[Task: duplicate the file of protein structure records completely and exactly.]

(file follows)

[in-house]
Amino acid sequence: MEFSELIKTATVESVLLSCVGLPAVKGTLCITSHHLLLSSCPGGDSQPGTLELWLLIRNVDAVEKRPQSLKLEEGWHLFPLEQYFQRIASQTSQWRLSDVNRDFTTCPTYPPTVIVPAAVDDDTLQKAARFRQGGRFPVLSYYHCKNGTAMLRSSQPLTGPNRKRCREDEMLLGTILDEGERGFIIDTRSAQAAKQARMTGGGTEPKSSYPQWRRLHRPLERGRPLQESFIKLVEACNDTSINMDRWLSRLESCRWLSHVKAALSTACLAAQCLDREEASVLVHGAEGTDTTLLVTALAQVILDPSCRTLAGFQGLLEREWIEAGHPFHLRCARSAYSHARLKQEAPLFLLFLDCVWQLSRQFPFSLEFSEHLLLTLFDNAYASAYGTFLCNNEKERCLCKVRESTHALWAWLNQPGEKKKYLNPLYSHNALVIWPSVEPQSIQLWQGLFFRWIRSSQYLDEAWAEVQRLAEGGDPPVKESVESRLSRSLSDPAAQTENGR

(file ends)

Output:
[in-house]
Amino acid sequence: MEFSELIKTATVESVLLSCVGLPAVKGTLCITSHHLLLSSCPGGDSQPGTLELWLLIRNVDAVEKRPQSLKLEEGWHLFPLEQYFQRIASQTSQWRLSDVNRDFTTCPTYPPTVIVPAAVDDDTLQKAARFRQGGRFPVLSYYHCKNGTAMLRSSQPLTGPNRKRCREDEMLLGTILDEGERGFIIDTRSAQAAKQARMTGGGTEPKSSYPQWRRLHRPLERGRPLQESFIKLVEACNDTSINMDRWLSRLESCRWLSHVKAALSTACLAAQCLDREEASVLVHGAEGTDTTLLVTALAQVILDPSCRTLAGFQGLLEREWIEAGHPFHLRCARSAYSHARLKQEAPLFLLFLDCVWQLSRQFPFSLEFSEHLLLTLFDNAYASAYGTFLCNNEKERCLCKVRESTHALWAWLNQPGEKKKYLNPLYSHNALVIWPSVEPQSIQLWQGLFFRWIRSSQYLDEAWAEVQRLAEGGDPPVKESVESRLSRSLSDPAAQTENGR